The Browns really pushed the boat out for Alan Greenspan when he came to London to promote his new book, The Age of Turbulence (see review, p33). Breakfast and lunch in Downing Street, and even the much-maligned Chequers was opened up and dusted down for a Sunday roast. Not surprising, perhaps, as Greenspan is very kind about Brown's economic record and thinks Britain is well placed to prosper in the 21st century.
He took time out of this love-in to visit the LSE and answer questions from me and the students. Since I have been at the school I don't think I've ever heard of a student being seen in a lecture theatre or a classroom at 6am, unless they were sleeping off a particularly heavy night. But there were queues around the block at that time of the morning for tickets to hear him speak, which went on sale at 8am at the attractive low price of nothing.
In box-office terms, he is right up there with Led Zeppelin and the recently reunited Spice Girls. At 81, he may be marginally less sprightly than the girl band, but his exposition of econo-mic and market trends is as sinuous and closely argued as ever.
Unfortunately, following the summer liquidity crisis, he has joined the bears. The overhang of unsold houses will, he thinks, depress the American property market for some time, feeding through to lower consumer spending via the so-called wealth effect. So the American consumer of last resort, who has sustained the global economy for so long, may well take time out.
Pressed on the probability of a recession over the next six months, he put it at approximately 42.35%. That's a pass mark in most exams. And he was particularly pessimistic on the prospects for Chinese equities, which have been constantly hitting new highs. So if you are long the Shanghai market, you have been warned.
As it happens, the Conservatives had chosen that very day to announce an exciting new policy on Bank of England governorship appointments. In future, under the Tories, a governor would be appointed for only one, non-renewable term.
Predictably, since he served 19 years at the Federal Reserve, Greenspan was not attracted to George Osborne's wheeze. In his view, a governor isn't getting the ball onto the middle of the bat until year four or five, so it is foolish to dispense with their expertise then.
He went on to deliver a glowing and persuasive testimonial to the current incumbent in Threadneedle Street, Mervyn King, who had a rough press after the Northern Rock debacle. I nonetheless thought it prudent to ask whether, if a vacancy does unfortunately arise, Greenspan himself might be available. That merited a withering, 'from under which stone have you crawled?' kind of look, which I took as a no.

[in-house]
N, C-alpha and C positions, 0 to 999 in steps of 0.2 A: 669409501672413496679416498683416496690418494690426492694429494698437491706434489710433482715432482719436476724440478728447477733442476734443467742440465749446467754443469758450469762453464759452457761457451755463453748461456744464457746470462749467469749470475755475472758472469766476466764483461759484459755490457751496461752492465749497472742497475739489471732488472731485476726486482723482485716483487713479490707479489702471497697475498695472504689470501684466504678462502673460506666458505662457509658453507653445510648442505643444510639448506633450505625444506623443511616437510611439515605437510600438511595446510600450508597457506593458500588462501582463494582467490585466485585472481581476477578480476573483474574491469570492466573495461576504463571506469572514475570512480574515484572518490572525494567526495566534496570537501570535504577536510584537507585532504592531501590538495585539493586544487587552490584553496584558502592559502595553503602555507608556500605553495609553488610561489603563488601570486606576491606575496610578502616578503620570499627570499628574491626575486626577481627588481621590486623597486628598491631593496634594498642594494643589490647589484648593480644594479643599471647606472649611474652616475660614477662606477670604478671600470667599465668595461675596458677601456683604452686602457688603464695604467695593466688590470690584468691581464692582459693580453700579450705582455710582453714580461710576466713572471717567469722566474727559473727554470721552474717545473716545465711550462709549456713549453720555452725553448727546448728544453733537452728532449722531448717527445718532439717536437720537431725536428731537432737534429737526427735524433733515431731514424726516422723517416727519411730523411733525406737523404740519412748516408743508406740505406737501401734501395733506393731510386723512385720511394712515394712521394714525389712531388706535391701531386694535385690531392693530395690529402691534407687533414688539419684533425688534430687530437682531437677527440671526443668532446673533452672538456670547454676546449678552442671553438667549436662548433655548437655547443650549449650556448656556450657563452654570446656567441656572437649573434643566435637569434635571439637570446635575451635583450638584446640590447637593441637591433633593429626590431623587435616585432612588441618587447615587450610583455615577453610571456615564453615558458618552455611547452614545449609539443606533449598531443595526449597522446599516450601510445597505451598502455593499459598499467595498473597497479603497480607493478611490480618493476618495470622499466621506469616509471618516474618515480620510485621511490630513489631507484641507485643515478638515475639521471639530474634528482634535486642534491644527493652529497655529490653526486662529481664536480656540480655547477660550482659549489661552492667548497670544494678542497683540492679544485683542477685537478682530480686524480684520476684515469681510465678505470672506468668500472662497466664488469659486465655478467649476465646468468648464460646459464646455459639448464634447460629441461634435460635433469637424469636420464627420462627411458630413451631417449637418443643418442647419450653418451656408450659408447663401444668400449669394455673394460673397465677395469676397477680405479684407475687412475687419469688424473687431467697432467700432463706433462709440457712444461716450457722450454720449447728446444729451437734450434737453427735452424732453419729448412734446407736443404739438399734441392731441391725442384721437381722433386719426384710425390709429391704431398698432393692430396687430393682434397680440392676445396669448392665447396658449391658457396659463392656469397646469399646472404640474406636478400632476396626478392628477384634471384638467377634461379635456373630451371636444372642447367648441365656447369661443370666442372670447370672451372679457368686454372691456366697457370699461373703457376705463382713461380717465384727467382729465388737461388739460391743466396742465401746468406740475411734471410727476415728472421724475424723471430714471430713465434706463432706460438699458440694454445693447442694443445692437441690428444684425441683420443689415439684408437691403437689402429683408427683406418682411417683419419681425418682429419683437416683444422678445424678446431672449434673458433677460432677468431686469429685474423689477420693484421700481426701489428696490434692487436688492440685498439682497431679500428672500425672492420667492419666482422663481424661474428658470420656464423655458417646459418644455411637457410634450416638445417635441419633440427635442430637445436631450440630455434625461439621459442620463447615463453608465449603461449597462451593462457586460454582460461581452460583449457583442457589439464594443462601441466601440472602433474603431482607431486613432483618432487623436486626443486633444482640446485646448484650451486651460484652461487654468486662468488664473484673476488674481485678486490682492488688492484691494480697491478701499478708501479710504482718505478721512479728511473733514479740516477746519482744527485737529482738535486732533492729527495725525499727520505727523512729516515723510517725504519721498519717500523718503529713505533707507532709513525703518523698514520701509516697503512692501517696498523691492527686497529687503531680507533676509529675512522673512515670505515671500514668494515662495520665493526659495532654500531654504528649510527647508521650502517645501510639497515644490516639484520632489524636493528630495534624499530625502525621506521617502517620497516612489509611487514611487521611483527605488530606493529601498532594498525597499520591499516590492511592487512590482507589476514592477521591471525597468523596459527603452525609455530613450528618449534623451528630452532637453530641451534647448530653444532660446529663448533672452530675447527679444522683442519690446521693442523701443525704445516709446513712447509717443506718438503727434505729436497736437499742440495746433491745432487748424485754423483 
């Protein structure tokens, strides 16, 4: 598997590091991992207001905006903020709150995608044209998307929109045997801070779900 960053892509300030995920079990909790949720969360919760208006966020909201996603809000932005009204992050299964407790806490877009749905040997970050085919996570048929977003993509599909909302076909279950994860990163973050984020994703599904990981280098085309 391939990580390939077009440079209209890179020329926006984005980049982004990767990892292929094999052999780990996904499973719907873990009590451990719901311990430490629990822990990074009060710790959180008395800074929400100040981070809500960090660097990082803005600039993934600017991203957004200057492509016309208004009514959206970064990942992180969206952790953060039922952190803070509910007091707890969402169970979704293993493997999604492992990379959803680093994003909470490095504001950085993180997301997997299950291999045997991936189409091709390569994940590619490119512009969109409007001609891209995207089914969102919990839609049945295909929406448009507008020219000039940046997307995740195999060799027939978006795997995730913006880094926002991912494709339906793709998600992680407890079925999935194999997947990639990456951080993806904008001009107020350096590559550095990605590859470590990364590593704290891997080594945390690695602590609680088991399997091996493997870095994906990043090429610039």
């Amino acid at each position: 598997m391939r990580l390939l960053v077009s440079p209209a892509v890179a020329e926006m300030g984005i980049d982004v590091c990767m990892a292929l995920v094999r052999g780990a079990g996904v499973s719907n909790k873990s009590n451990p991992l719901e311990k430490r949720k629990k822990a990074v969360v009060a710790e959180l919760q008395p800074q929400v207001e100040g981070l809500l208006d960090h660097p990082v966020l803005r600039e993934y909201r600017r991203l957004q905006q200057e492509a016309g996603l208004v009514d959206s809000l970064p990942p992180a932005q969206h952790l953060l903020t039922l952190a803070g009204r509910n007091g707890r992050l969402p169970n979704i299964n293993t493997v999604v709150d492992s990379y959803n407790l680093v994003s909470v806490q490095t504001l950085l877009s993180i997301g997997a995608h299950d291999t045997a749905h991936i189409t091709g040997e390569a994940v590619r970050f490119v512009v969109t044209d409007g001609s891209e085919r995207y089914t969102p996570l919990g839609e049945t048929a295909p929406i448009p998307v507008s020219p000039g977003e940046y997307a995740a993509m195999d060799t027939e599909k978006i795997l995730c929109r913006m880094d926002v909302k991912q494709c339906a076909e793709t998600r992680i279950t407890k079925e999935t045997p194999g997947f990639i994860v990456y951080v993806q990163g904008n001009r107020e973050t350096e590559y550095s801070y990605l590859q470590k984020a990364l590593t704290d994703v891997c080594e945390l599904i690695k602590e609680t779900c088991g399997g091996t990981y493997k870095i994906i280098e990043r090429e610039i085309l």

Over in the US, most of the comment on his book has focused on the trenchant criticisms of George Bush's fiscal policy, and his passing observation that the Iraq war was mainly about oil. I guess that was to be expected among the Democrats and the pinkoes on the New York Times, who welcomed an unlikely new ally.
When I visited Houston the other day I expected these comments to have gone down badly in Texas, the home state of George W, but in fact that was not so clear.
Just now the president would have trouble carrying his home state. They are a bit disappointed in their favourite son, I fear, even in the Bayou Club, a venue so discreet that there is no name even on the door and if you have to ask where it is you can't get in. (For anyone who is interested, it is right next door to the Houston Polo Club).
It's where the Texan old money hangs out. But I discovered that in Texas, old money is not as old as all that. I'd visited Houston just once before, in 1969, during what we didn't in those days call a gap year. And in three days in the city recently I met only one person who had been there before that date. Nor did anyone remember that Sir John Barbirolli had been principal conductor of the Houston Symphony Orchestra at the time when he was also conducting the Halle band in my home town of Manchester. I did not expect to find myself contributing to Texan oral history, but so it turned out.
On a night off, I went to the baseball. The underpowered Houston Astros, stuck on the launch pad just now, were entertaining the high-flying Chicago Cubs. I asked the taxi to take me to Enron Field, as it used to be called in Ken Lay's glory days. The driver did not find my little joke at all amusing, and dropped me deliberately at the wrong entrance to Minute Maid Park, as it now is. Served me right.
And so to New York, where the Royal Shakespeare Company was in residence at the Brooklyn Academy of Music, a semi-restored Victorian pile that had been rescued from cinematic oblivion by Peter Brook and others some 30 years ago.
Its crumbling stucco and peeling paintwork formed the perfect background to Ian McKellen's King Lear. For three and a half hours the credit crunch paled into insignificance as Lear's Britain imploded. We may have queues outside our banks, and mad cows with blue tongues, but our top actors can still make hardened New Yorkers cry.